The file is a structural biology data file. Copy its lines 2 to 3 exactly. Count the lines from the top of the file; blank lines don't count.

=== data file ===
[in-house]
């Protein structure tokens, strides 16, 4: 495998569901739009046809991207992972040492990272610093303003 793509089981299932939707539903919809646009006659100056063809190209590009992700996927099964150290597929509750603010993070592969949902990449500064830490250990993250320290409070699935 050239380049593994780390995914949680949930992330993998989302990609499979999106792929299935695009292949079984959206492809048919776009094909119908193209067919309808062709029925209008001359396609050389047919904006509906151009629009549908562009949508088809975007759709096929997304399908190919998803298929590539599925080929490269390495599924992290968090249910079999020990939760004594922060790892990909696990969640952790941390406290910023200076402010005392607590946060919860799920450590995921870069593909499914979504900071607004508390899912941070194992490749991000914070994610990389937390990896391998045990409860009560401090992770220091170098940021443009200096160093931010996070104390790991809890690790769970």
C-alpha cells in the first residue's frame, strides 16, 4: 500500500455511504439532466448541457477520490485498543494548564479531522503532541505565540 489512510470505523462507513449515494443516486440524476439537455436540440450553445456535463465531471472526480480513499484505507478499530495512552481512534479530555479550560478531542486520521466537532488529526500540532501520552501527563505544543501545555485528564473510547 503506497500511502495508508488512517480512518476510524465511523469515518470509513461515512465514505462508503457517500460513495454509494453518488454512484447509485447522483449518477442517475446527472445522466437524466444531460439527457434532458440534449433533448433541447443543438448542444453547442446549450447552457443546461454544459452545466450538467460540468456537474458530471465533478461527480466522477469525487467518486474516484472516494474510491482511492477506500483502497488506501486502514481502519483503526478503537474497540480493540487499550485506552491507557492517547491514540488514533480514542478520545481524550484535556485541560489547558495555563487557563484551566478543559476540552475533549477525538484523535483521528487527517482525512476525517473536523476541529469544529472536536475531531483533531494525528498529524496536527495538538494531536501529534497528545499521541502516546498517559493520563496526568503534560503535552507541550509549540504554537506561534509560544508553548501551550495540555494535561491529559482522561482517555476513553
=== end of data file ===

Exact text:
């Protein structure tokens, strides 16, 4: 495998569901739009046809991207992972040492990272610093303003 793509089981299932939707539903919809646009006659100056063809190209590009992700996927099964150290597929509750603010993070592969949902990449500064830490250990993250320290409070699935 050239380049593994780390995914949680949930992330993998989302990609499979999106792929299935695009292949079984959206492809048919776009094909119908193209067919309808062709029925209008001359396609050389047919904006509906151009629009549908562009949508088809975007759709096929997304399908190919998803298929590539599925080929490269390495599924992290968090249910079999020990939760004594922060790892990909696990969640952790941390406290910023200076402010005392607590946060919860799920450590995921870069593909499914979504900071607004508390899912941070194992490749991000914070994610990389937390990896391998045990409860009560401090992770220091170098940021443009200096160093931010996070104390790991809890690790769970």
C-alpha cells in the first residue's frame, strides 16, 4: 500500500455511504439532466448541457477520490485498543494548564479531522503532541505565540 489512510470505523462507513449515494443516486440524476439537455436540440450553445456535463465531471472526480480513499484505507478499530495512552481512534479530555479550560478531542486520521466537532488529526500540532501520552501527563505544543501545555485528564473510547 503506497500511502495508508488512517480512518476510524465511523469515518470509513461515512465514505462508503457517500460513495454509494453518488454512484447509485447522483449518477442517475446527472445522466437524466444531460439527457434532458440534449433533448433541447443543438448542444453547442446549450447552457443546461454544459452545466450538467460540468456537474458530471465533478461527480466522477469525487467518486474516484472516494474510491482511492477506500483502497488506501486502514481502519483503526478503537474497540480493540487499550485506552491507557492517547491514540488514533480514542478520545481524550484535556485541560489547558495555563487557563484551566478543559476540552475533549477525538484523535483521528487527517482525512476525517473536523476541529469544529472536536475531531483533531494525528498529524496536527495538538494531536501529534497528545499521541502516546498517559493520563496526568503534560503535552507541550509549540504554537506561534509560544508553548501551550495540555494535561491529559482522561482517555476513553